Women's studies: as crucial today as ever

Monday, December 1, 2014

By Shannon Dea, director of the Women's Studies program, Arts Teaching Fellow, and professor of Philosophy.

As I write this, we are one week into 16 Days of Activism Against Gender Violence, an international campaign that begins each year on November 25 with the International Day for the Elimination of Violence against Women, ends December 10 on International Human Rights Day, and in Canada encompasses the National Day of Remembrance and Action on Violence Against Women on December 6.

For many of us, the 16 Days campaign is doubly resonant this year. For much of October, the Canadian media was given over to reports of former CBC Radio host Jian Ghomeshi’s alleged assaults of a number of women, and to related discussions about consent and some of the reasons so few sexual assault victims ever report their assaults. 2014 also marks the 25th anniversary of the murder of fourteen women at l’École Polytechnique de Montréal. Across the country, this year’s iterations of the annual December 6 memorial will no doubt be deeply moving as young women whose mothers were the same age in 1989 as the Montreal Massacre victims gather to remember.

News stories like the Ghomeshi affair and anniversaries like December 6 drive home just how crucial it is that university Women’s Studies departments continue to foster teaching about and research into gender and the role that gender plays in creating and sustaining social inequities. Indeed, one could fill a whole calendar with reasons to support strong Women’s Studies scholarship.

In April, the world watched in horror as 300 Nigerian schoolgirls were kidnapped by Boko Haram. In October, media critic Anita Sarkeesian was forced to flee her home after online misogynists issued death threats and publicized her address. In November, federal Liberal leader Justin Trudeau suspended two M.P.s from the Liberal caucus for alleged sexual harassment; a few days later, retired Liberal M.P. Sheila Copps reported having been raped and sexually assaulted during her time in office. In the past month, the University of Virginia was shaken by Rolling Stone allegations of an endemic campus rape culture. Year-round and worldwide, it is still dangerous to be a woman. This danger is exacerbated for First Nations women, trans women, and disabled women, who are disproportionately victims of violence.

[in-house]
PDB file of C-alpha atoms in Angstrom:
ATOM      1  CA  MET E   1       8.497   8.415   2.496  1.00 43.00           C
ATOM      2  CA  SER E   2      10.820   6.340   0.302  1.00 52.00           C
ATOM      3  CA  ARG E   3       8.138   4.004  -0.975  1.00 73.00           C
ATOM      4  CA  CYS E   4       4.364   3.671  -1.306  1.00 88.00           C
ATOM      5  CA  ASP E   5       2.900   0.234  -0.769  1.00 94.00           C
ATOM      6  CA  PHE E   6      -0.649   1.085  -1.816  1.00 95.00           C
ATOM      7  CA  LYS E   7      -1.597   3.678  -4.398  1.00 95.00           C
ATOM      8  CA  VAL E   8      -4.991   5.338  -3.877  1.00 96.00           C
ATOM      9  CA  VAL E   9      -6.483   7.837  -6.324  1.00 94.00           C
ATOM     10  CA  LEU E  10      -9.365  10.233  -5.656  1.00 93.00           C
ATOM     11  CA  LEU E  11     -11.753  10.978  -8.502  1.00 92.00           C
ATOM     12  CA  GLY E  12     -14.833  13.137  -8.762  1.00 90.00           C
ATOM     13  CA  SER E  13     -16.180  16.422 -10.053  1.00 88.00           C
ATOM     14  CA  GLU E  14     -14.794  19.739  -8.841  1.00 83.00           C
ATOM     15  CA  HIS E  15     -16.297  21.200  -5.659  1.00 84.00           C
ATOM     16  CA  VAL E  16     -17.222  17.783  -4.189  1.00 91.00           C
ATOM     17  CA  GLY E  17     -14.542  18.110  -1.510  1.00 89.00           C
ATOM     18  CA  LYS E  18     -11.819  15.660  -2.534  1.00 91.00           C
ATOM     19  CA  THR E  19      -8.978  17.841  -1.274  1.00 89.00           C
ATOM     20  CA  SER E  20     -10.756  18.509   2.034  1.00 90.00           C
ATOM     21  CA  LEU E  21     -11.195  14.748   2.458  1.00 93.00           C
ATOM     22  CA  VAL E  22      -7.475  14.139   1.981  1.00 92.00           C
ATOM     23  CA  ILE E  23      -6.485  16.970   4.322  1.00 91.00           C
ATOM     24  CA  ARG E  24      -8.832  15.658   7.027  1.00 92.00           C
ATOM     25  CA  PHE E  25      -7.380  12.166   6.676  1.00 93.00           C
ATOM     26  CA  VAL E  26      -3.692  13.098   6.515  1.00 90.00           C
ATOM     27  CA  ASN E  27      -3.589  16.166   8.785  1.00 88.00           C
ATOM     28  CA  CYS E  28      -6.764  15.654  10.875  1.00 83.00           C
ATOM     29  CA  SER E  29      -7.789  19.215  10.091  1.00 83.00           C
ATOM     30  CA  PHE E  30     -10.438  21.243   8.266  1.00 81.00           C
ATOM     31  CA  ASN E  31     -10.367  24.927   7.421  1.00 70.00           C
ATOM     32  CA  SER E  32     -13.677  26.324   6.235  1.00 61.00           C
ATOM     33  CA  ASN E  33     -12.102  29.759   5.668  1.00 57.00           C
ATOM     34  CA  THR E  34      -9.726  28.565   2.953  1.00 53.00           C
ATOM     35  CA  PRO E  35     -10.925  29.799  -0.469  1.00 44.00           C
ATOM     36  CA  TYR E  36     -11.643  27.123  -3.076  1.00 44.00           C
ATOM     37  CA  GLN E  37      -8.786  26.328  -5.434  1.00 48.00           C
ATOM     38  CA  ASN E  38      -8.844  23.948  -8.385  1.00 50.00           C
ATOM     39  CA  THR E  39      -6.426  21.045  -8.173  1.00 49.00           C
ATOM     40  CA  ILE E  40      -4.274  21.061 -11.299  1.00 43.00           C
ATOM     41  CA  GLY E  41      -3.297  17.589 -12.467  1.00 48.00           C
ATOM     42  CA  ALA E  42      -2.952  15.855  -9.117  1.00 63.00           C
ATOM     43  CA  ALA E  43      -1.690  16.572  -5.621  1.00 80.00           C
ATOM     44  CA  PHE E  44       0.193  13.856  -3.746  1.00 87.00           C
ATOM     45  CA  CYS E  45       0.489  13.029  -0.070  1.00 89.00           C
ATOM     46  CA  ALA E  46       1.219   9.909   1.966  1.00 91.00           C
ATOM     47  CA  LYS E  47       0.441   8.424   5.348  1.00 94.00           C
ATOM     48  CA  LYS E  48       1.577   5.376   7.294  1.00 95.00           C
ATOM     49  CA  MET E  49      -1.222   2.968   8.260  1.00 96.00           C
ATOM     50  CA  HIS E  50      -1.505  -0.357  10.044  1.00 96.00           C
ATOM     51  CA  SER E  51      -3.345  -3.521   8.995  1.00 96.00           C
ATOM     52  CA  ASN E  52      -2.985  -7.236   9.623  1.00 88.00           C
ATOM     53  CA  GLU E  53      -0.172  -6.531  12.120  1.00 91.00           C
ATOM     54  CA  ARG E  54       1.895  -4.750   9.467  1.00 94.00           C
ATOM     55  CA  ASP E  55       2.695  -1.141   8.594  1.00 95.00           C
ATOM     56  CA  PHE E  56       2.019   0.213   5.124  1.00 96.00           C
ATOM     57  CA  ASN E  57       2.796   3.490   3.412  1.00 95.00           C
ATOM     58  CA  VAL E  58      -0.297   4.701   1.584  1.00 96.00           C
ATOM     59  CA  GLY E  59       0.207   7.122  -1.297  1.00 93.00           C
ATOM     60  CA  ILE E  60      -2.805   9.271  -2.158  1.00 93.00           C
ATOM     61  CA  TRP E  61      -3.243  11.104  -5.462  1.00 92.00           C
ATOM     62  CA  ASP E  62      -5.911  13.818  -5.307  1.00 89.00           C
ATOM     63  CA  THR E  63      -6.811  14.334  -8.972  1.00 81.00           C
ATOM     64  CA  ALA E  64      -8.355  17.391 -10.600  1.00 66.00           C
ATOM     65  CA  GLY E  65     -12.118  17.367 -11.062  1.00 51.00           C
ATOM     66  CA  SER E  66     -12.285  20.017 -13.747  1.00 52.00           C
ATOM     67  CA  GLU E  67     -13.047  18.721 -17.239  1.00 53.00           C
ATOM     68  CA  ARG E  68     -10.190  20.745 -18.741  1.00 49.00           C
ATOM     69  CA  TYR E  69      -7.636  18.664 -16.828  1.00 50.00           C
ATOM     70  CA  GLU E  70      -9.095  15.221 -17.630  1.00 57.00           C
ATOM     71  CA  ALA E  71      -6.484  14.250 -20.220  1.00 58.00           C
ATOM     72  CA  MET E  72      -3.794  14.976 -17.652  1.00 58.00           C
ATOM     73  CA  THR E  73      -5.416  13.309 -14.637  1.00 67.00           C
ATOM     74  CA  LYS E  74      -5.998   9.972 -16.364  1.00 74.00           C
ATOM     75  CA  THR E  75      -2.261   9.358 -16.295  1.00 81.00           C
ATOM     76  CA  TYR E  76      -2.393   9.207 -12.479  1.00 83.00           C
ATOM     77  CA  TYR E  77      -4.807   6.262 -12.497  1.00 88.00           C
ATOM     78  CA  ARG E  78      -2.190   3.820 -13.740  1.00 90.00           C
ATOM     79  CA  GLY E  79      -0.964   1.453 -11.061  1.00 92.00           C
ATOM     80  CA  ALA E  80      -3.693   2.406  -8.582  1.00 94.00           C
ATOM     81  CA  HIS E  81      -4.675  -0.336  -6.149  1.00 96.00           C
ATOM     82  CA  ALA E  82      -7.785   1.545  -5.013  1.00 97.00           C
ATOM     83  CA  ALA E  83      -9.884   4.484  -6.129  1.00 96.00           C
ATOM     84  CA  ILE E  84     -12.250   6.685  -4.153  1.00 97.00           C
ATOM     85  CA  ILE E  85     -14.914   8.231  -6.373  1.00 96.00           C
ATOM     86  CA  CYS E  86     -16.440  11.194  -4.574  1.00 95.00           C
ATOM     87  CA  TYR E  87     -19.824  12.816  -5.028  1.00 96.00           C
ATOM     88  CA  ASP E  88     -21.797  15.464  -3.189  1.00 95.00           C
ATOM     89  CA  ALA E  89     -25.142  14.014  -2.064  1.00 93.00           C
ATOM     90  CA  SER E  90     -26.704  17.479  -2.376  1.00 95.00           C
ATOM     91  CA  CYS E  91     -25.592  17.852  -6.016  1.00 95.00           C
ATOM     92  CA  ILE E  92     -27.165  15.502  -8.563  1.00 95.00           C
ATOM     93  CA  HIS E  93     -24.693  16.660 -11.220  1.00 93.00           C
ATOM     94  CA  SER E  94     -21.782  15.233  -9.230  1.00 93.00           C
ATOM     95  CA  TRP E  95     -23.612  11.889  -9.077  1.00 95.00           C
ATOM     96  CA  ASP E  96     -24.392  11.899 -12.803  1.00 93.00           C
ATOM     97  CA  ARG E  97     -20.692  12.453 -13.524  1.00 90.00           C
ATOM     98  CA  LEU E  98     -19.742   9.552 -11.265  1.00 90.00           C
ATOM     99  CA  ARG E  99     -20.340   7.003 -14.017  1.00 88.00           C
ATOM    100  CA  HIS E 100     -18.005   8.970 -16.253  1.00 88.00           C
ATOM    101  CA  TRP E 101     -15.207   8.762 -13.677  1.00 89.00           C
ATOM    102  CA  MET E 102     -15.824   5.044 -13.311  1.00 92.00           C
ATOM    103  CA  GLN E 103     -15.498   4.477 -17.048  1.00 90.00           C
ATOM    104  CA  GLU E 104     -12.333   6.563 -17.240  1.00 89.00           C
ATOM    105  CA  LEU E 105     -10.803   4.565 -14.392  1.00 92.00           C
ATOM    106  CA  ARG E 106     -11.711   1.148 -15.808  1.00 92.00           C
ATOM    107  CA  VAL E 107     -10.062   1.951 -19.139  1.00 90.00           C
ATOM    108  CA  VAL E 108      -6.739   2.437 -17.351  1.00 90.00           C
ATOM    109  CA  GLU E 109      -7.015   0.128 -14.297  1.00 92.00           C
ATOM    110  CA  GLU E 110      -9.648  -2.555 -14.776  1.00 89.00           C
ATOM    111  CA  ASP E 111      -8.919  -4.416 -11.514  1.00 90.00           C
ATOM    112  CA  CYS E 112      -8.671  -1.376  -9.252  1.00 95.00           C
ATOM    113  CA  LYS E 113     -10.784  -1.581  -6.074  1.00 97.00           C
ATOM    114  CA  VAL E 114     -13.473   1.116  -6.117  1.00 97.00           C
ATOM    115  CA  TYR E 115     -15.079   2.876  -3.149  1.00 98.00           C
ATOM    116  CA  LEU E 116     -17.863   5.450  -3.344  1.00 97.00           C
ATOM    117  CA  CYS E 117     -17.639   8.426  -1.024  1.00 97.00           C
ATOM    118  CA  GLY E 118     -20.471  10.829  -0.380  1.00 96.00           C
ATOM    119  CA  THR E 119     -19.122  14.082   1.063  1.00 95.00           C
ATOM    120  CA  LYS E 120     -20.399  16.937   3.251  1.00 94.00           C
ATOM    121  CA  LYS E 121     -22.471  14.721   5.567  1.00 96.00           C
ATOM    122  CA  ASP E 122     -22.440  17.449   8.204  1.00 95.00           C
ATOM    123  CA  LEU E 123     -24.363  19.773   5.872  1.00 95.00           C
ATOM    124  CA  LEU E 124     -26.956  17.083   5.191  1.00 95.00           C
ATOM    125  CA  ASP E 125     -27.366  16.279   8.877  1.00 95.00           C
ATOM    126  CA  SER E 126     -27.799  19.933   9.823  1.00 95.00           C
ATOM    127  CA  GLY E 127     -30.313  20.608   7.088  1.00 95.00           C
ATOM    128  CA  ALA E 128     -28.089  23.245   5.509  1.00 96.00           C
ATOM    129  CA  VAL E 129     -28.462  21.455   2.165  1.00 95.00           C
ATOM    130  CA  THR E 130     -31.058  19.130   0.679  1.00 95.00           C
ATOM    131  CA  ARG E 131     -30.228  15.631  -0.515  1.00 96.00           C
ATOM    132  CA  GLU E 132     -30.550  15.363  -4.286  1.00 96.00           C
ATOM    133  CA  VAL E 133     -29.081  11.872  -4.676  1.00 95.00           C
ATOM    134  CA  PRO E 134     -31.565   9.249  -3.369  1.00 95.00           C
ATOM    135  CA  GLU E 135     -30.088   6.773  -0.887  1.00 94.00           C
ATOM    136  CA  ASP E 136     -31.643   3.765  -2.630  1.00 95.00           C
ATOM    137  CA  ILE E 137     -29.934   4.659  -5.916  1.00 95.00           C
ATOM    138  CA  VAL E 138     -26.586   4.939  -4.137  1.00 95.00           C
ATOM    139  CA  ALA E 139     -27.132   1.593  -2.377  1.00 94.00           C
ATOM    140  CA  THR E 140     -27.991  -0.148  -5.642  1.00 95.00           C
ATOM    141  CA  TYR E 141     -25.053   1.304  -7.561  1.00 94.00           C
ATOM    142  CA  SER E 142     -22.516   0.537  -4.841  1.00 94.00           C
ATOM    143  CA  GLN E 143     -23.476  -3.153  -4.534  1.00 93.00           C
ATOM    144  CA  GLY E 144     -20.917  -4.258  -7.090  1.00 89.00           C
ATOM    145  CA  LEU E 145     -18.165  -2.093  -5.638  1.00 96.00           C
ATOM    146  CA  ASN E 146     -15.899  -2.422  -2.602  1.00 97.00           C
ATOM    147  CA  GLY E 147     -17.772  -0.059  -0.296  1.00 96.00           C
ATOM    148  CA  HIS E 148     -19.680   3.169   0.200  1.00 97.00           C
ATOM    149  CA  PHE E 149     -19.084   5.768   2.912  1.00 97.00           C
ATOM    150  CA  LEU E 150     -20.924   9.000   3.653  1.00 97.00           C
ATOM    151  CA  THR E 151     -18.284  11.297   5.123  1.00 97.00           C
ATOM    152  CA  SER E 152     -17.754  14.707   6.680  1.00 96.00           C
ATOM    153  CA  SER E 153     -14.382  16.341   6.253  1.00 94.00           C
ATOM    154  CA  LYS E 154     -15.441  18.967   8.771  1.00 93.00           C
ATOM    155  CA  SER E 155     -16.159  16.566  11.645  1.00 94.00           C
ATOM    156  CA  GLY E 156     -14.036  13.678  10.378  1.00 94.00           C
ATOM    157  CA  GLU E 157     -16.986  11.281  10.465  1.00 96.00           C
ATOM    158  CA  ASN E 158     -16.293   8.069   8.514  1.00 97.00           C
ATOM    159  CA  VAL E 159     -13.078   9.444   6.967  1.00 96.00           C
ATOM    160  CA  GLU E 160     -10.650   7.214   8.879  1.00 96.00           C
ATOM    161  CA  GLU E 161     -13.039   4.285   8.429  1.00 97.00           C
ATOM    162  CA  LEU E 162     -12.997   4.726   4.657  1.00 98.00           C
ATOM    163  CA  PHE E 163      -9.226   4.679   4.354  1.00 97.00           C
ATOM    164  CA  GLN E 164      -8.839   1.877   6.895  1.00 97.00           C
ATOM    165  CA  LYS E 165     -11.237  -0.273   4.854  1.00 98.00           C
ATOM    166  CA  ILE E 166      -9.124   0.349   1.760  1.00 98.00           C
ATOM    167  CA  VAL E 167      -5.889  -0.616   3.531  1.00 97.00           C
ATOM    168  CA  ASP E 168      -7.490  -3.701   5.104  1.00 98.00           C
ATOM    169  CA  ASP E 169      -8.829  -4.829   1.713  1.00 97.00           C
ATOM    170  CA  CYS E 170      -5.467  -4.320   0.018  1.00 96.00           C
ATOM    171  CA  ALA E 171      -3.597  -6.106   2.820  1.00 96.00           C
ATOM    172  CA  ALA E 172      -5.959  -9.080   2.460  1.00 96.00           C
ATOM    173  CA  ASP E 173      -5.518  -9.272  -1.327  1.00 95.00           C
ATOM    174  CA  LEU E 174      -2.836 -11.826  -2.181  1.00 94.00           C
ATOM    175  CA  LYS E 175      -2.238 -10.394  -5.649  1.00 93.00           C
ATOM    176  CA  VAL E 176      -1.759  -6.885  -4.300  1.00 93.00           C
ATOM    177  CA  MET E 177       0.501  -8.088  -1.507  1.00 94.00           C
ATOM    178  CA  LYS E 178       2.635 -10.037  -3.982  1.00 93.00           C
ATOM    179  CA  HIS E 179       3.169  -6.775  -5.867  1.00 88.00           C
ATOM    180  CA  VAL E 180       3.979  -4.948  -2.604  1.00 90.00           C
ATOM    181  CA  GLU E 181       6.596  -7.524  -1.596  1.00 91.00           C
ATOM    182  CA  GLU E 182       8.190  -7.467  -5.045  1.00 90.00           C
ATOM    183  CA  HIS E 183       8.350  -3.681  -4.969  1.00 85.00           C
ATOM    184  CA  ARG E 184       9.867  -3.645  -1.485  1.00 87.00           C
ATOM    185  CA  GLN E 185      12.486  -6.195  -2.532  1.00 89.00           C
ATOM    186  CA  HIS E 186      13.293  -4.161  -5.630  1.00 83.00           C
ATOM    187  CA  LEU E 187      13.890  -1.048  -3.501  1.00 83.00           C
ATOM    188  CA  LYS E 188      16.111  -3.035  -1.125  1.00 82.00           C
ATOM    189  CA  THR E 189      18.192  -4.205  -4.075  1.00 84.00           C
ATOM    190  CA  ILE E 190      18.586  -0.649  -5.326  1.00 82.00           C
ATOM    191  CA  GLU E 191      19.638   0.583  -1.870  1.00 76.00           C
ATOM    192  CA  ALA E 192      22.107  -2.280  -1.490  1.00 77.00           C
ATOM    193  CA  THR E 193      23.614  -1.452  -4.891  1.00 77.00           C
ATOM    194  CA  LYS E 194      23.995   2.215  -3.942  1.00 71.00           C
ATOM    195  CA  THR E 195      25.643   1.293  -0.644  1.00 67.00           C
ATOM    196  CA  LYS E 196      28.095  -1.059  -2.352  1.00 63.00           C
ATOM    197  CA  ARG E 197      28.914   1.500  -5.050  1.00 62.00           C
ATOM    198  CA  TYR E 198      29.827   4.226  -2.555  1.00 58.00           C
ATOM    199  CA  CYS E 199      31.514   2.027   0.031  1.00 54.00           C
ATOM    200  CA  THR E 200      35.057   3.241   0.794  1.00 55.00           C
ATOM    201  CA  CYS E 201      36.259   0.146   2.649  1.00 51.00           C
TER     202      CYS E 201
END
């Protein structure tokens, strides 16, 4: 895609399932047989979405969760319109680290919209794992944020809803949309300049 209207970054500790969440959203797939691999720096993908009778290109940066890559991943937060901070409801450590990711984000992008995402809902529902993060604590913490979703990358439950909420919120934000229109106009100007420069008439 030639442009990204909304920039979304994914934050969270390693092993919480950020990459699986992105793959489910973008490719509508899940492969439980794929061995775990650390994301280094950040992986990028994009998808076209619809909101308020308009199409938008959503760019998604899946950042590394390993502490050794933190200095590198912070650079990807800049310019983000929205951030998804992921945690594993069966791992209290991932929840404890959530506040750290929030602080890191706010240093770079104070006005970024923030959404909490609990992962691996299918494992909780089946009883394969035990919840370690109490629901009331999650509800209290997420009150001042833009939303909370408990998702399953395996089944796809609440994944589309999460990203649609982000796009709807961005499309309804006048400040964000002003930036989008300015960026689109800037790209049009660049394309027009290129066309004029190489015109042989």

Moreover, women continue to earn less than men, and to be underrepresented in government and in positions of leadership in all sectors (including academe).

For four decades, Women’s Studies programs throughout North America (including the one at University of Waterloo) have provided students and researchers with an interdisciplinary feminist lens to train on the role that gender plays in politics, history, industry, society and culture. The methodological tools and the theoretical framework students acquire in Women’s Studies are as crucial today as ever. However, in our increasingly beleaguered post-secondary system, Women’s Studies programs are often vulnerable.

Shannon DeaOn November 16, I was appointed Director of Women’s Studies and charged with developing an innovative, sustainable “made in Waterloo” plan to keep our Women’s Studies program strong. Over the coming months, I will be consulting widely with stakeholders across the University and beyond to learn how Waterloo’s Women’s Studies program can continue to equip its students and alumni to make a difference in a world that still, to a great degree, judges worth by gender. I am humbled and excited to play what I hope will be a transformational role that will both honour the program’s history and chart a strong course into the future.

If you, as students, faculty or staff members, have a vision for a strong, vital Women’s Studies program attuned to Waterloo’s distinctive pragmatic character, I want to hear from you. You can reach me at sjdea@uwaterloo.ca.

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